IPOs are sexy. Or at least the ones that make the headlines are. They’re the hot new (huge) company, and now people can get their own little piece of them. Plus they’re usually bouncing all over the place, so they make great news.
But that volatility that reporters love is also a reason that most investors (including Millennials) should avoid them. We’ve looked at IPOs before (back when Snapchat’s IPO was just a rumor), and those lessons still apply.
IPOs act really weird (to use a highly technical term). They don’t act like they should based on their characteristics – and those massive initial pops (if they even happen) don’t always last. Long-term investors don’t need to play around with them.
But there’s another aspect of IPOs that most people get wrong.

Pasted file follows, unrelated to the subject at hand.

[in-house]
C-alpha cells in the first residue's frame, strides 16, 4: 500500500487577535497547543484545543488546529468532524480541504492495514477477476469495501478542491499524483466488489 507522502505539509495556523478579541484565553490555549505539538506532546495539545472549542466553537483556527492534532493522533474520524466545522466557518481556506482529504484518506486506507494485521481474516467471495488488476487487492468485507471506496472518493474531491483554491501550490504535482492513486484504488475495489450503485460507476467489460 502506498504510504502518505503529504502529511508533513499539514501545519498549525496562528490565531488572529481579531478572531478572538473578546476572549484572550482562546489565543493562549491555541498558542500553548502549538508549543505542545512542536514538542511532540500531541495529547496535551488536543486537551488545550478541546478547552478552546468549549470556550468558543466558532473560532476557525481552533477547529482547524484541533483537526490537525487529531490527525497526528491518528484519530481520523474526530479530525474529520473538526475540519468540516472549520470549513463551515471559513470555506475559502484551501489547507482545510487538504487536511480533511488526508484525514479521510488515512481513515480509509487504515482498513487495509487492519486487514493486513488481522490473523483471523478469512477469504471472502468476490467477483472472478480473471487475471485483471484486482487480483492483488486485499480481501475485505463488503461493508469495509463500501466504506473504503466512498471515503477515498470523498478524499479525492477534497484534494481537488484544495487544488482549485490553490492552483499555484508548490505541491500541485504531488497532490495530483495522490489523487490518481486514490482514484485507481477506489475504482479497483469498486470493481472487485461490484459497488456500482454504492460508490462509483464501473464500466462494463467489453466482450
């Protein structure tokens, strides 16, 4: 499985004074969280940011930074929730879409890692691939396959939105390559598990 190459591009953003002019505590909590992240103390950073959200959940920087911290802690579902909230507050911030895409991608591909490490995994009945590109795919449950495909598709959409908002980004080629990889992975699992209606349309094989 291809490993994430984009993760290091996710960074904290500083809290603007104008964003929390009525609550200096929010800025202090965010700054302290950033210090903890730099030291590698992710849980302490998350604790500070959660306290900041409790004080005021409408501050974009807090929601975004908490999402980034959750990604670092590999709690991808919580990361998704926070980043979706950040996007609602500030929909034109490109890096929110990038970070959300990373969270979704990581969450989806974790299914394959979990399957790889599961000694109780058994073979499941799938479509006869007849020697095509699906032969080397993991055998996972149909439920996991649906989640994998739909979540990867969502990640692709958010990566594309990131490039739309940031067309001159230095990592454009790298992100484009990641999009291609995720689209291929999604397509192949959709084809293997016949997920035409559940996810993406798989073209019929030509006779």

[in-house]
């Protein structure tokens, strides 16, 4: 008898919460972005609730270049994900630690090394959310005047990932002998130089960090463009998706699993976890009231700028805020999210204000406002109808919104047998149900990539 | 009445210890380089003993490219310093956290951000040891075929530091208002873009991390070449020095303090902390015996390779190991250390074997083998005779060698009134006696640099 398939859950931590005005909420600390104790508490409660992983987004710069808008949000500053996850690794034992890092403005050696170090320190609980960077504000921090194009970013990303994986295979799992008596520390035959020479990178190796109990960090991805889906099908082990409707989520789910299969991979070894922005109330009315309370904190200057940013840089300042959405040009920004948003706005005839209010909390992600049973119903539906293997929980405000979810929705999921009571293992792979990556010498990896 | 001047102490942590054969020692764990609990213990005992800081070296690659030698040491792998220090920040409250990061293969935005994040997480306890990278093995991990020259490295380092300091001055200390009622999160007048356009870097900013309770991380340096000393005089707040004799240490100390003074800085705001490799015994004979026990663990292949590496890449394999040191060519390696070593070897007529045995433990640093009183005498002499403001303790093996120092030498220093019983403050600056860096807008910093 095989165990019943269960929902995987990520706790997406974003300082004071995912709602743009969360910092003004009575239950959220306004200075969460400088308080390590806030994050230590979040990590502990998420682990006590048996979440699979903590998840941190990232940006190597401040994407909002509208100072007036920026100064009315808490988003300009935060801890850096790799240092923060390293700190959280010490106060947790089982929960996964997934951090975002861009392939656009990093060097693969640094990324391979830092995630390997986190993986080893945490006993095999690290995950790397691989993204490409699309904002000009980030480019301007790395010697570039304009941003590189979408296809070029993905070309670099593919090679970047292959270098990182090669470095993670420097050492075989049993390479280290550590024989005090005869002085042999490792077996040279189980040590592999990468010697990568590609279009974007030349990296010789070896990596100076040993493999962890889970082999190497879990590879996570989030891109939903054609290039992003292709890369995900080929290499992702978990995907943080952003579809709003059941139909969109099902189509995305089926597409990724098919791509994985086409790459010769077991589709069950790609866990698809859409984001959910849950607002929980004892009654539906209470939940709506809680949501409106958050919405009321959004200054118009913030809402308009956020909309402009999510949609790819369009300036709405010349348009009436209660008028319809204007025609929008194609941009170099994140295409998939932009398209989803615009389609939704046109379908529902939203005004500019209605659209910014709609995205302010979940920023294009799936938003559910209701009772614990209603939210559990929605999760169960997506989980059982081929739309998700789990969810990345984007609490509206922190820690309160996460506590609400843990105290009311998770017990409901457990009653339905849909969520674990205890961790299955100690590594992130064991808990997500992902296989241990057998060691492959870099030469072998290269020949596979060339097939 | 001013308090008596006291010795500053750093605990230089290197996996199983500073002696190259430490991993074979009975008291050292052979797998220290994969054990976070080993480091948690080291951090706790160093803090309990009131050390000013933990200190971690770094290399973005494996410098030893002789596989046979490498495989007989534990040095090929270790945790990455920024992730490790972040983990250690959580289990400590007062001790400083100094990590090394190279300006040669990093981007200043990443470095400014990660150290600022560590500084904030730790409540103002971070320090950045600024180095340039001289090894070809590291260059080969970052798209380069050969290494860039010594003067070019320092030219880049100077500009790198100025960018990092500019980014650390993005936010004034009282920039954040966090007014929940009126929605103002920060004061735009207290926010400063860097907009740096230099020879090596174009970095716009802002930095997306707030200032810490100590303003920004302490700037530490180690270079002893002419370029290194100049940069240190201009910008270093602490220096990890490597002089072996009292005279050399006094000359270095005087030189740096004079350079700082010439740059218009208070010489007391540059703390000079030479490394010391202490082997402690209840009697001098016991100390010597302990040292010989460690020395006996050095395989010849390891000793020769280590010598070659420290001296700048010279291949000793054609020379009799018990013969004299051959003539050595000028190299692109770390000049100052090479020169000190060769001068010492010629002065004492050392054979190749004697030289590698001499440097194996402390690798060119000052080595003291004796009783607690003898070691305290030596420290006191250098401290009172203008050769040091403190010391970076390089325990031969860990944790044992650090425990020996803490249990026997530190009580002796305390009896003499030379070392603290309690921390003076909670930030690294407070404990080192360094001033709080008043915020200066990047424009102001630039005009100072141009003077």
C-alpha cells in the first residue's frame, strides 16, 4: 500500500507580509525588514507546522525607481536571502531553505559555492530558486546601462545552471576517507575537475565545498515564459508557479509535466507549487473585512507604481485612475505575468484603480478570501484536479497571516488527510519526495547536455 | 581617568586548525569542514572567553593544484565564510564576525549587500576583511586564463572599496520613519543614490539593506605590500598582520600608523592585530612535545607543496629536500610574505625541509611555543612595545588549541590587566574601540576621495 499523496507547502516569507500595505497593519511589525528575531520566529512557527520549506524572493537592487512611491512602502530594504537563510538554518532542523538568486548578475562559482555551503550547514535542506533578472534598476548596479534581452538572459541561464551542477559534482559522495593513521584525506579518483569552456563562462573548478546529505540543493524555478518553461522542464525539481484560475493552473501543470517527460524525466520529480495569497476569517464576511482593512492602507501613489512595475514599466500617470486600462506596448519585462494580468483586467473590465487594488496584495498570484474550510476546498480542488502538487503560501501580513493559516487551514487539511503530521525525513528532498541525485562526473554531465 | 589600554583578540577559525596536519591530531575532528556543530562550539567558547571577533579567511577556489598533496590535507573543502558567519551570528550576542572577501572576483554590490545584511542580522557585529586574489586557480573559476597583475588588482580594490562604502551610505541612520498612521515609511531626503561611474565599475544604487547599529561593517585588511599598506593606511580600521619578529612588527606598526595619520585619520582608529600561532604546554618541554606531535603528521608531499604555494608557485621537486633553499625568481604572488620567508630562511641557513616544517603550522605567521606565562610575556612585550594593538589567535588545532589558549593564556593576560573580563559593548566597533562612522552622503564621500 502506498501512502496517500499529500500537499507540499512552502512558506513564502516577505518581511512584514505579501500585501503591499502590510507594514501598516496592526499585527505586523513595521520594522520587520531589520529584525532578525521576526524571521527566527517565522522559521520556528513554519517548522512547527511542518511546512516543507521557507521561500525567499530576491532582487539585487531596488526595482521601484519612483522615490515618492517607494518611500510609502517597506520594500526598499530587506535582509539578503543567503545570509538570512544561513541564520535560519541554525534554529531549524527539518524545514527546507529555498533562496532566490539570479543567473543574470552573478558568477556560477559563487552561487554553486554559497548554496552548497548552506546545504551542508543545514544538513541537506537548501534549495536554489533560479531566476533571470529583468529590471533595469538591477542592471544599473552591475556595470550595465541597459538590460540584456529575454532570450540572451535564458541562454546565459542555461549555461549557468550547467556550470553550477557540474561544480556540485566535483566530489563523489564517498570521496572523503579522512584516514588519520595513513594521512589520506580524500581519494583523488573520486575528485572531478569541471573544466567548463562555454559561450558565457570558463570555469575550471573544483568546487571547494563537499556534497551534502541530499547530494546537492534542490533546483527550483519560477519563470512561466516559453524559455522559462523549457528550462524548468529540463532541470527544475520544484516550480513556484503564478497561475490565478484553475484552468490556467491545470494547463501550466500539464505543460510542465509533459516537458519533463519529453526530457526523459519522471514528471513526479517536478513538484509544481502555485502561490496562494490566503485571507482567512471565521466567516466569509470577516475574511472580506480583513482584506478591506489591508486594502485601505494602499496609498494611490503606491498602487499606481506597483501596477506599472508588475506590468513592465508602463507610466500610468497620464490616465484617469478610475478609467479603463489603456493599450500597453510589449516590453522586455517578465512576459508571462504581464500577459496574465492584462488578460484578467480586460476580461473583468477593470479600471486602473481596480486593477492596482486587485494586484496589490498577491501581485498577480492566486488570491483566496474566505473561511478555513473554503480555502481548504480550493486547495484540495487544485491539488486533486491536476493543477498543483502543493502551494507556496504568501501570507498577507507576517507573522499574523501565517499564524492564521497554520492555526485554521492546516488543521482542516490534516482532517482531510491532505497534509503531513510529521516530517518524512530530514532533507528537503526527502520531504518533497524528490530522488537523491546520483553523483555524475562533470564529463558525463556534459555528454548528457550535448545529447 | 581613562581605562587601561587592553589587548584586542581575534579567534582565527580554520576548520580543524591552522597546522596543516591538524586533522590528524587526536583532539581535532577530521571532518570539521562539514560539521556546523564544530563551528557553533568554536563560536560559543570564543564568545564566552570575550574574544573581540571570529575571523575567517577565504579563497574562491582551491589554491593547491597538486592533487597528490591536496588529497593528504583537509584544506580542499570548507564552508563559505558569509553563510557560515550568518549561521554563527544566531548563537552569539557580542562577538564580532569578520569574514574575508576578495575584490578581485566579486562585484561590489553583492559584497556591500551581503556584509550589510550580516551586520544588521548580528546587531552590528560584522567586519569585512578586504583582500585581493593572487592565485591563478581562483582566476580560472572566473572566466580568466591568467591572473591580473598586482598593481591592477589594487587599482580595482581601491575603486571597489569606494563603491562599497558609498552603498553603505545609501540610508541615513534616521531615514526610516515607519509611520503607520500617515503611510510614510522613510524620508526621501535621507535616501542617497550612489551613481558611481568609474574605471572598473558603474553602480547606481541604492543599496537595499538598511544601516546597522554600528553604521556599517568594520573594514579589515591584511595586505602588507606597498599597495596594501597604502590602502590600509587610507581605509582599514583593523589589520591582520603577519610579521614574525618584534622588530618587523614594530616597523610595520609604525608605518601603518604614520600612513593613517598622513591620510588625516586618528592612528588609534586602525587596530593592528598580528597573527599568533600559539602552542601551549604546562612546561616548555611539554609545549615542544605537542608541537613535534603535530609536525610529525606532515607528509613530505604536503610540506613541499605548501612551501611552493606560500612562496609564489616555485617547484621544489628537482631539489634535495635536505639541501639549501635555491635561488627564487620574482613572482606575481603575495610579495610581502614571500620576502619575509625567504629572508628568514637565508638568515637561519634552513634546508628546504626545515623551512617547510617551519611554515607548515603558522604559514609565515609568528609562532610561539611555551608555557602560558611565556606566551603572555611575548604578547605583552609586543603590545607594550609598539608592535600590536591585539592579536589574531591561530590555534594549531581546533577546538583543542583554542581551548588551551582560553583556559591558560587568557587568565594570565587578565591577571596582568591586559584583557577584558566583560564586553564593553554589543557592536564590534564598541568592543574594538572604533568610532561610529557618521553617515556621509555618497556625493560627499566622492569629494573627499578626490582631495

Whenever we see one of these initial pops in the first day or so of trading, people talk about it being a successful IPO. That’s wrong.
There are some traders that made a lot of money, but it actually means that the IPO didn’t accomplish its main objective. When a company decides to go public, what it’s doing is raising money. It’s selling its shares to individual investors, and then using that money to (hopefully) grow the company.
So what does it mean when the company’s stock immediately shoots up when it becomes publicly available? It means the company left money on the table.
In Snapchat’s first day of trading, it was up 44%. That may have been based on hype, and it might come down (though we don’t know), but it stands to reason that Snapchat’s shareholders lost out on a huge amount of money. There are sometimes good reasons to do this, but the bigger the immediate jump, the worse the IPO was for the company.
It’s easy to think of the financial markets as entities unto themselves, but they represent the real economy. Those tickers represent real companies and the work done by real people.
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